Sylvaine Strike back at the Baxter helming a Sam Shepard play

Sylvaine Strike back at the Baxter helming a Sam Shepard play

Pulitzer prize-winning American playwright and actor Sam Shepard’s family drama, ‘Curse of the Starving Class’, directed by Sylvaine Strike and starring an impressive cast, will be showing at the Baxter Flipside stage for a limited season, from October 15 to 27, at 7.30pm.

This collaboration between the Baxter Theatre Centre and the University of Stellenbosch Woordfees (US Woordfees), sees the return of the multi-award-winning director to the Baxter, following the sold-out success of ‘Endgame’ recently. She heads up a sterling cast led by Neil McCarthy, Leila Henriques, Rob van Vuuren, Anthony Coleman, Roberto Pombo, Inge Crafford-Lazarus and Damon Berry.

Johannesburg-based Strike has become widely respected as a leading director in South African theatre for her fine work that has won her many accolades. At the Baxter alone over the years she has directed ‘Endgame’, Moliere’s ‘Tartuffe’ and ‘The Miser’, ‘Tobacco, and the Harmful Effects Thereof’, ‘The Travellers’ and ‘Black and Blue’.

“I have been burning to stage this play for the last decade,” says Strike. “The death of Sam Shepard last year made me reflect on the importance of his work. My vision for the staging of the play, a year after his death and 40 years after he first penned it, was to keep it simple, to honour his story and therefore keep it set in America, with the wild, large, desolate and universal characters he created. Their demands to succeed, to transcend, to become better, dream bigger, leave and re-invent themselves elsewhere, is just as much our reality as it is any struggling American’s. Now, more than ever, it is starkly and frighteningly relevant.”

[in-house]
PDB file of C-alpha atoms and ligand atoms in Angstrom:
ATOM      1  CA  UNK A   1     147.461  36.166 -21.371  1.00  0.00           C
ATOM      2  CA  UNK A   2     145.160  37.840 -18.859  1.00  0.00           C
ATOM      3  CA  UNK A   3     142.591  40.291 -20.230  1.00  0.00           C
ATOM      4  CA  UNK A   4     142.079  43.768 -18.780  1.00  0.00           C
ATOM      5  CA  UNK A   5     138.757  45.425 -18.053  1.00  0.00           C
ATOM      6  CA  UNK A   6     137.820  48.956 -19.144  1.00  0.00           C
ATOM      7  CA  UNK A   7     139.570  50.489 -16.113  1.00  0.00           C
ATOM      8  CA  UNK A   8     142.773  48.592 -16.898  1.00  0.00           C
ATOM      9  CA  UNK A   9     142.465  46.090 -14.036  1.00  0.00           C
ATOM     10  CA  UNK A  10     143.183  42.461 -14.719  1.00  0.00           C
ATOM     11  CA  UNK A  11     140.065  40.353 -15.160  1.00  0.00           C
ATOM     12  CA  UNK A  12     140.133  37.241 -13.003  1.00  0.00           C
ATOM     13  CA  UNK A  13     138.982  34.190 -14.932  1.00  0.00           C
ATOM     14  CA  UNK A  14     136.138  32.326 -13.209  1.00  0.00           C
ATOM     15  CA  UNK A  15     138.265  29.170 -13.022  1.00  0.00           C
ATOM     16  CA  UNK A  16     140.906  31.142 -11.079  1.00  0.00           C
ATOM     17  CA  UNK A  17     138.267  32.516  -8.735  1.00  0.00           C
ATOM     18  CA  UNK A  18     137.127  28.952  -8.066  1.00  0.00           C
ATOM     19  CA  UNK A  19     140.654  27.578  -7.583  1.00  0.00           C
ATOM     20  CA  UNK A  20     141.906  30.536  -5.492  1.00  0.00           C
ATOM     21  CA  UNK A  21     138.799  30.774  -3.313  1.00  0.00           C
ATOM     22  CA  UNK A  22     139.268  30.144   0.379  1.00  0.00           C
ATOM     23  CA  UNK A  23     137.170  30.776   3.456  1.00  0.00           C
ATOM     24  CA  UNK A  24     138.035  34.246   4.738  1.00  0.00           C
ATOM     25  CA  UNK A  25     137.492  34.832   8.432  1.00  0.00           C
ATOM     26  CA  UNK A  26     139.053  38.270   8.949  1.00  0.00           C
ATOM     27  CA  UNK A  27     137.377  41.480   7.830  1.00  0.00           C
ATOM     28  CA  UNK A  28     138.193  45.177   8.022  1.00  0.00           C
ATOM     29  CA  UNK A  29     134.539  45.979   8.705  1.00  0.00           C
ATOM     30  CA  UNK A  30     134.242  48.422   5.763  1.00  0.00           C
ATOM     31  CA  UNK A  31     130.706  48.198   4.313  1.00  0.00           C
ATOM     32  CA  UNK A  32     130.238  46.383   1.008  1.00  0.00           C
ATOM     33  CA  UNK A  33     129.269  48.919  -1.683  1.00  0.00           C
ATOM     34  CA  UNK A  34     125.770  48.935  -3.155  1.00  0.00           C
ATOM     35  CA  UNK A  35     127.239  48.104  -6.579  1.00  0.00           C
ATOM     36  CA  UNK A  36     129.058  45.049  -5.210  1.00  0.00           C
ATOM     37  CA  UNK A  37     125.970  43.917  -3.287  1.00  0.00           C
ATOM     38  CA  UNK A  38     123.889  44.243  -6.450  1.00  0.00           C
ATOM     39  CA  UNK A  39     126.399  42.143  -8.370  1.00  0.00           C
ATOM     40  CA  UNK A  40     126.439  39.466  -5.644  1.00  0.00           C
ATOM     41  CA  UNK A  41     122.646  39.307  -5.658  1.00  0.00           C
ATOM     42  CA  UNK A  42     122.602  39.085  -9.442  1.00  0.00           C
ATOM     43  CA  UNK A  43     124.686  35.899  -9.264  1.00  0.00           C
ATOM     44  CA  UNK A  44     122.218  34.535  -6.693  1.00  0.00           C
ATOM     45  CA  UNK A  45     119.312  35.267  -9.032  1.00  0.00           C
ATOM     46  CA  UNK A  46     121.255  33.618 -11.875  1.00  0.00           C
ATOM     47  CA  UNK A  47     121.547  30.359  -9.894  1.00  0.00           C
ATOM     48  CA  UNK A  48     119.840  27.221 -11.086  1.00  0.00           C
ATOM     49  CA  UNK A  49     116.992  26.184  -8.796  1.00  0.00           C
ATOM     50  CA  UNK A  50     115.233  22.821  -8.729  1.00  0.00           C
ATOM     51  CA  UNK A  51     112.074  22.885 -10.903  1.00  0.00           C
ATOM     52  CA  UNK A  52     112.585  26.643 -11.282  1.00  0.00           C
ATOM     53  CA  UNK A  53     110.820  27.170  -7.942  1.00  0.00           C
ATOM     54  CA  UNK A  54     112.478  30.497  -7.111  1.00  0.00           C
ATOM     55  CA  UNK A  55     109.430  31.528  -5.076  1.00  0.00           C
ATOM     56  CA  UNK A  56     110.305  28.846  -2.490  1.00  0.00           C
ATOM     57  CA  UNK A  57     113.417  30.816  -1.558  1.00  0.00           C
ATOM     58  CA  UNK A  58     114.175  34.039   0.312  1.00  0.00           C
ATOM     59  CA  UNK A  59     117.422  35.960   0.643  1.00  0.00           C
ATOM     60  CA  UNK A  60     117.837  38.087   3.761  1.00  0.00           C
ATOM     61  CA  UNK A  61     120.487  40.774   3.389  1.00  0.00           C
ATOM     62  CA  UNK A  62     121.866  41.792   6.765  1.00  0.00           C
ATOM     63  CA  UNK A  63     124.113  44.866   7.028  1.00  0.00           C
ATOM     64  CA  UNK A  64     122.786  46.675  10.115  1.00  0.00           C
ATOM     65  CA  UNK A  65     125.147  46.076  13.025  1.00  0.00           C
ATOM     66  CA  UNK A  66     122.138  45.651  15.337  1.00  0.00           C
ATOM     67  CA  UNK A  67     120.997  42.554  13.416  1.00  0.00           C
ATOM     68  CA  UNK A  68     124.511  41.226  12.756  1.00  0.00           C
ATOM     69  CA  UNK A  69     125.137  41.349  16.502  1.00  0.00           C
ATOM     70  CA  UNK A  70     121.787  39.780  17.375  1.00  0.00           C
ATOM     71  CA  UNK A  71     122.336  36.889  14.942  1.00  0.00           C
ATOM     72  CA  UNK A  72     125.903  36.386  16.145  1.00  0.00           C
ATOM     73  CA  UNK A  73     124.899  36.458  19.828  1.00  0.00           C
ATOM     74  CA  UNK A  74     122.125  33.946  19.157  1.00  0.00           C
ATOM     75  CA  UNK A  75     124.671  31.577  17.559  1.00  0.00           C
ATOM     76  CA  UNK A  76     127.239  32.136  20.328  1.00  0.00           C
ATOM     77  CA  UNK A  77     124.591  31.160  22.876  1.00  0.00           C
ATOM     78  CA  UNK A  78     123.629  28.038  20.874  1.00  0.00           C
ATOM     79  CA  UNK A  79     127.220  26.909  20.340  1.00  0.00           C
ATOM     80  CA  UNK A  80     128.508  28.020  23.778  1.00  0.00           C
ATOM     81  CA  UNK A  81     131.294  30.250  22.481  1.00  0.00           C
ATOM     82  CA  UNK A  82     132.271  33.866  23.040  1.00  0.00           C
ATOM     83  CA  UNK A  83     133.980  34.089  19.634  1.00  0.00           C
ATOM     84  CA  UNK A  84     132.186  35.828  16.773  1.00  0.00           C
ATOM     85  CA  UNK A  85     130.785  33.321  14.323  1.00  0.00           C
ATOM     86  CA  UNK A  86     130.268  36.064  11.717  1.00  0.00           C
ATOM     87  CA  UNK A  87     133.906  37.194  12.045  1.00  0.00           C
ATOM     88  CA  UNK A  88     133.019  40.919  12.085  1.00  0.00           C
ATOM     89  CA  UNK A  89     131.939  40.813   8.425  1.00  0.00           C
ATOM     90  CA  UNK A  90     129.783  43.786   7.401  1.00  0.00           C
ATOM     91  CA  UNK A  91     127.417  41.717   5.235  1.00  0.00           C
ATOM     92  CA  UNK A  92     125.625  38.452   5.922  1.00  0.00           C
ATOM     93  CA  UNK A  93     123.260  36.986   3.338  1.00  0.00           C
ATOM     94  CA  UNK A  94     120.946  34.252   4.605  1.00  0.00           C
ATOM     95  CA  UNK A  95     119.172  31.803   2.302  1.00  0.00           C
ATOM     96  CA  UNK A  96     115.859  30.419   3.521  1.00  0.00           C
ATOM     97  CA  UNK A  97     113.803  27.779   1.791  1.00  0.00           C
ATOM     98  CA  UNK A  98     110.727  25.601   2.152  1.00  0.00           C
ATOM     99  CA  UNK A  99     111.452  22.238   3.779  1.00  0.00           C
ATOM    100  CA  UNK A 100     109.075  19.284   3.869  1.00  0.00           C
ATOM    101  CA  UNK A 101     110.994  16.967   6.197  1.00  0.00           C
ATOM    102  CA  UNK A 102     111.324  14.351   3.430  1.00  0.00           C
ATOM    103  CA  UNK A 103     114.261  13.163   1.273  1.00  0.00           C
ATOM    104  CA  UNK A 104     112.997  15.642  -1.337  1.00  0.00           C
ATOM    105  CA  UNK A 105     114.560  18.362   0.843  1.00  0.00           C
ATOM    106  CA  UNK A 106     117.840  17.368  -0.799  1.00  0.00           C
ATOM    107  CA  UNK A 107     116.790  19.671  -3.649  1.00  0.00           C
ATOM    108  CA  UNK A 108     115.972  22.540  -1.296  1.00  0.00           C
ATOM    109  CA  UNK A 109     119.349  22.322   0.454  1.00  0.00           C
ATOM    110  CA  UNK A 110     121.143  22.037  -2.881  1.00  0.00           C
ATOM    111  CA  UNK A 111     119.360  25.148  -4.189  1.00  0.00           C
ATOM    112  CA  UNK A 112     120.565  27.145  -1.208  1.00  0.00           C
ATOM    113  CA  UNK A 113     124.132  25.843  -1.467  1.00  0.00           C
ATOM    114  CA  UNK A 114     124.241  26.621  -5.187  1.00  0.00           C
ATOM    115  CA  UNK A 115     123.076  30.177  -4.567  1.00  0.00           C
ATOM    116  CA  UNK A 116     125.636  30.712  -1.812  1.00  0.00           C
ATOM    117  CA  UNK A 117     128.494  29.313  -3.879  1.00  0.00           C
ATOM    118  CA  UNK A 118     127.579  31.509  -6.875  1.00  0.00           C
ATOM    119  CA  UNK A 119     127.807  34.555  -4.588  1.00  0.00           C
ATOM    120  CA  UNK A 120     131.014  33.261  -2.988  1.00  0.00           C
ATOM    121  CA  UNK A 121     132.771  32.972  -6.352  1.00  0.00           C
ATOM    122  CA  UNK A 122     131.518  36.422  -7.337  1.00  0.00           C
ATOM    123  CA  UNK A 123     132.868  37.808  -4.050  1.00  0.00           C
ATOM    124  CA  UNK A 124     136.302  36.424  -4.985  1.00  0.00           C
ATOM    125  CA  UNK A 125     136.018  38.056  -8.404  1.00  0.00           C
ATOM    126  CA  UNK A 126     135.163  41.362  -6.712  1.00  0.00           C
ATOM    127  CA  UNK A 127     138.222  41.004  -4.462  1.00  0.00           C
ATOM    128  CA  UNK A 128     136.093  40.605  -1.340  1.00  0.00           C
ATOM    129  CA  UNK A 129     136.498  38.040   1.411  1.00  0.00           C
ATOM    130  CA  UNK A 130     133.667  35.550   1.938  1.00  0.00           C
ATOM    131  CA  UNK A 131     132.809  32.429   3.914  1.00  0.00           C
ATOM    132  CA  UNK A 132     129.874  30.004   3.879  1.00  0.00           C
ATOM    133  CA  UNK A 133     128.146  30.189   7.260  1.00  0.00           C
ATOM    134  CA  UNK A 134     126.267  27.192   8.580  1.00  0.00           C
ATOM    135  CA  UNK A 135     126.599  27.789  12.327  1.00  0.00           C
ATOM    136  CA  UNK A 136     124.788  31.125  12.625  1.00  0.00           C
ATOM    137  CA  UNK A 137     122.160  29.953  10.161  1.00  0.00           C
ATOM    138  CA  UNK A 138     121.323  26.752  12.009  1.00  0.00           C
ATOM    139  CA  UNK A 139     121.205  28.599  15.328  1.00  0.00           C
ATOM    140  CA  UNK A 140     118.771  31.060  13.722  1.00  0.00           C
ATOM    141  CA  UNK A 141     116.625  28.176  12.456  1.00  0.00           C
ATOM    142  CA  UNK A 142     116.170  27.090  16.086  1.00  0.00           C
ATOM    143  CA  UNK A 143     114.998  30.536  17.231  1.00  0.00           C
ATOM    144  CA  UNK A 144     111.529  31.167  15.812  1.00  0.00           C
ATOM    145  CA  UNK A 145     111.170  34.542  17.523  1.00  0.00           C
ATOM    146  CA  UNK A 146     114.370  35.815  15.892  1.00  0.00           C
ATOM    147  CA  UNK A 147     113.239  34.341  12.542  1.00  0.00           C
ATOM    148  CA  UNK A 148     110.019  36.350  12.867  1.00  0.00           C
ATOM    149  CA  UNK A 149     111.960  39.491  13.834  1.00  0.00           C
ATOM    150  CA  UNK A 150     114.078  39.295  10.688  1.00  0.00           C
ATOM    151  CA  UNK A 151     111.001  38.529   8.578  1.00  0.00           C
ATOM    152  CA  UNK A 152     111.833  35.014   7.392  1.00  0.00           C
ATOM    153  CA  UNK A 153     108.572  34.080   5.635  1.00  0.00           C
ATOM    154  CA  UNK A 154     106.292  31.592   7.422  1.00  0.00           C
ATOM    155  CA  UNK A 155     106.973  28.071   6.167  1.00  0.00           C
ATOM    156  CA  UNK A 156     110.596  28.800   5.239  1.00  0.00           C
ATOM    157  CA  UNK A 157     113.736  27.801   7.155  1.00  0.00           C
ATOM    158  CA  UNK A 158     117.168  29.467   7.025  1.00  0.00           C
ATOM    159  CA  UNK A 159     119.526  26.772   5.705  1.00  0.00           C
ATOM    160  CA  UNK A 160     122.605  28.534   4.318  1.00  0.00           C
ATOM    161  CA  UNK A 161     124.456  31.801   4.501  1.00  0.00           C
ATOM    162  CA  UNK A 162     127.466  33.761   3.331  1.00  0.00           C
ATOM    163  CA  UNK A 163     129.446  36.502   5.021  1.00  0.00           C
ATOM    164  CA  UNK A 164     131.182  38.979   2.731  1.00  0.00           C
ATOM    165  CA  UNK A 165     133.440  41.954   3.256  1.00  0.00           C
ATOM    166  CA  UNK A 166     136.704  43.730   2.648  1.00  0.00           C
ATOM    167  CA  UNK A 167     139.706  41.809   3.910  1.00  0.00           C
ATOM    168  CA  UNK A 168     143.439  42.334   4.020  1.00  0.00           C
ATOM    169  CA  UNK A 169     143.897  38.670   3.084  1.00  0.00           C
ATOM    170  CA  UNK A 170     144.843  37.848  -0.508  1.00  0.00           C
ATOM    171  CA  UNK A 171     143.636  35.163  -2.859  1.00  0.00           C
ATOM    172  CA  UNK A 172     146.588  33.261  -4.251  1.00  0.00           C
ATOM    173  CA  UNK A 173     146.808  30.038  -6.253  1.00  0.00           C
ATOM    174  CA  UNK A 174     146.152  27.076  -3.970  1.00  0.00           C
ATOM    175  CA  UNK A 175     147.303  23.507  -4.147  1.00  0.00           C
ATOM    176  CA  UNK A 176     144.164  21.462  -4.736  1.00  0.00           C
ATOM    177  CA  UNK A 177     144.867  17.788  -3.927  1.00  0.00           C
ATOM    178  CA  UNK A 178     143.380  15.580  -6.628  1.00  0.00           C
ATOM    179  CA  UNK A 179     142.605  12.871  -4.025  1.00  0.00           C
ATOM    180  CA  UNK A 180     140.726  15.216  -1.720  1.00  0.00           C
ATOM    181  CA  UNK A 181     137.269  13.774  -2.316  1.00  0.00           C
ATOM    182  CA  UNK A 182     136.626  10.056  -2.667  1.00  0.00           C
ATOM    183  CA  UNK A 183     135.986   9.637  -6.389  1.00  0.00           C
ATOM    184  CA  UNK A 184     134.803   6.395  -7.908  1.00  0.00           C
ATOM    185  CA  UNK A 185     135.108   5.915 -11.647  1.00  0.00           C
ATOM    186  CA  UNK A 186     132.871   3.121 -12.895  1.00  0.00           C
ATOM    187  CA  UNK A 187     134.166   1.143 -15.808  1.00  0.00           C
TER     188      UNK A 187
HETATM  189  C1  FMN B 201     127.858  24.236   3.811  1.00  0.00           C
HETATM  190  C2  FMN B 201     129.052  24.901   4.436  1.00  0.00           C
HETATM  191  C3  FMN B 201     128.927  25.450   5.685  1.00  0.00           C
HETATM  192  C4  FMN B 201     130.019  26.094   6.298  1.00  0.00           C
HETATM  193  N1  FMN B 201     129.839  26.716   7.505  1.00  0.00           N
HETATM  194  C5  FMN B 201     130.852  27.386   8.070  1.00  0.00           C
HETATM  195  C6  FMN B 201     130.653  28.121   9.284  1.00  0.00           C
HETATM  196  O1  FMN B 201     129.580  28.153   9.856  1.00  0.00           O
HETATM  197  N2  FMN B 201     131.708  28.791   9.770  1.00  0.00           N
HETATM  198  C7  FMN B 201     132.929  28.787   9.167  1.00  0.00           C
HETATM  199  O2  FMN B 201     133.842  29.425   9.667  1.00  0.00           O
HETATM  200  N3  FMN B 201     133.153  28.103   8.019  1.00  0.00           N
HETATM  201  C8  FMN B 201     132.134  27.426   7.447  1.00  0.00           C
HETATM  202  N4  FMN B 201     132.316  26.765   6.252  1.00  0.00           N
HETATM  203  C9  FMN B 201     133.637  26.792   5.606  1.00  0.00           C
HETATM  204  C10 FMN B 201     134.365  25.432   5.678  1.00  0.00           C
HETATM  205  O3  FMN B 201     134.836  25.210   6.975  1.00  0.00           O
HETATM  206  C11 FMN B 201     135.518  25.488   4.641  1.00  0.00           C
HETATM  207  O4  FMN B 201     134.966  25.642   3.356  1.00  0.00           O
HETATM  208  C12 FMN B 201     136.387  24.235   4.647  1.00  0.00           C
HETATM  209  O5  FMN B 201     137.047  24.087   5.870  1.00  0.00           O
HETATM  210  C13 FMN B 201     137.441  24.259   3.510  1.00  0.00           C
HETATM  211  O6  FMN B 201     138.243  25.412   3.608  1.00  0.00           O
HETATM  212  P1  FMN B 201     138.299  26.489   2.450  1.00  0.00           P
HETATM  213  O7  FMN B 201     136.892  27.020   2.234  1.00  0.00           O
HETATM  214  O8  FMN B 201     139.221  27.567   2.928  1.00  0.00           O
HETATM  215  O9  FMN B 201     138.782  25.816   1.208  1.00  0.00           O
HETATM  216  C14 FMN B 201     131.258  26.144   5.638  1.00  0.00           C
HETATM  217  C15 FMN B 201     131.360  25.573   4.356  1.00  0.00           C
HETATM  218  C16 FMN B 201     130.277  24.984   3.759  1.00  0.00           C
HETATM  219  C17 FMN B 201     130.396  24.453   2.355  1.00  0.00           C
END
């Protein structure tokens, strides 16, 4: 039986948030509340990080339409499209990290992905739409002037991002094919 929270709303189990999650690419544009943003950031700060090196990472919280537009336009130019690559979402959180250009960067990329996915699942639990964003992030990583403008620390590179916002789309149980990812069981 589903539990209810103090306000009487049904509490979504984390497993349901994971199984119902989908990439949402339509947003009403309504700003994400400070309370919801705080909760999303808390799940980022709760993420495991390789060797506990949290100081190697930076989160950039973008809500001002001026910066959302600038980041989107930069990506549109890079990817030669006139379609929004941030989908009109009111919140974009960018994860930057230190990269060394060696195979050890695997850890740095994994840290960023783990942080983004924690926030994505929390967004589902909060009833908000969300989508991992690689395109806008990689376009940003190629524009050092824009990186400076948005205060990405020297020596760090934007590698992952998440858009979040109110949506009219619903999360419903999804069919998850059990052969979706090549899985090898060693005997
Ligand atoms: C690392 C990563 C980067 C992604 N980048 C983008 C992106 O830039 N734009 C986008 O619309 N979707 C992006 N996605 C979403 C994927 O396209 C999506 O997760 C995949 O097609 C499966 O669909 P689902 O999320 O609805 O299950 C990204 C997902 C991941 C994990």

She continues: “Shepard’s plays are almost always about identity, often suggesting that land defines where it is we come from and who we are. We are a product of our ancestors, ‘it’s in the blood’, if you like. Capitalist schemes – from small family loans, to dodgy investments – continue to fool the desperate. Today’s America is still acutely reflected in this piece, yet its themes contain a common human experience. However, and sadly so, it is no longer just the American dream that is shattered – it’s also the global dream that has been smashed.”

Regarded as one of America’s most celebrated dramatists, Shepard, who died in July last year aged 73, wrote nearly 50 plays with contemporary classics ‘Buried Child’, ‘Simpatico’, ‘A Lie of the Mind’ and ‘Cowboy Mouth’ just being some of them. He received ten OBIE Awards for his writing and directing, reportedly the most ever given to any writer or director.

‘Curse of the Starving Class’ is the first of Shepard’s family tragedies, balancing dark comedy and biting satire.

Set on an avocado and sheep farm in Southern California, the Tate family is headed up by a drunken father, Weston (performed by McCarthy); a burnt-out mother, Ella (played by Henriques); a rebellious adolescent daughter, Emma (Crafford-Lazarus) and a broken, but idealistic son, Wesley (Roberto Pombo). Each is entrenched in their own futile search for freedom, security and ultimate meaning in their lives. They seem to have become victims of a pathological carelessness, which permeates their DNA, their every move. They live their lives with a reckless abandon that is indicative of having nothing left to lose.

The outside world, in the form of a creepy lawyer, Taylor; a nightclub owner, Ellis; and 2 weird hit men (played by van Vuuren, Coleman and Berry) bleeds into the family home, through the broken door, but Weston as the head of the family, fails to protect his brood from conmen and predators.

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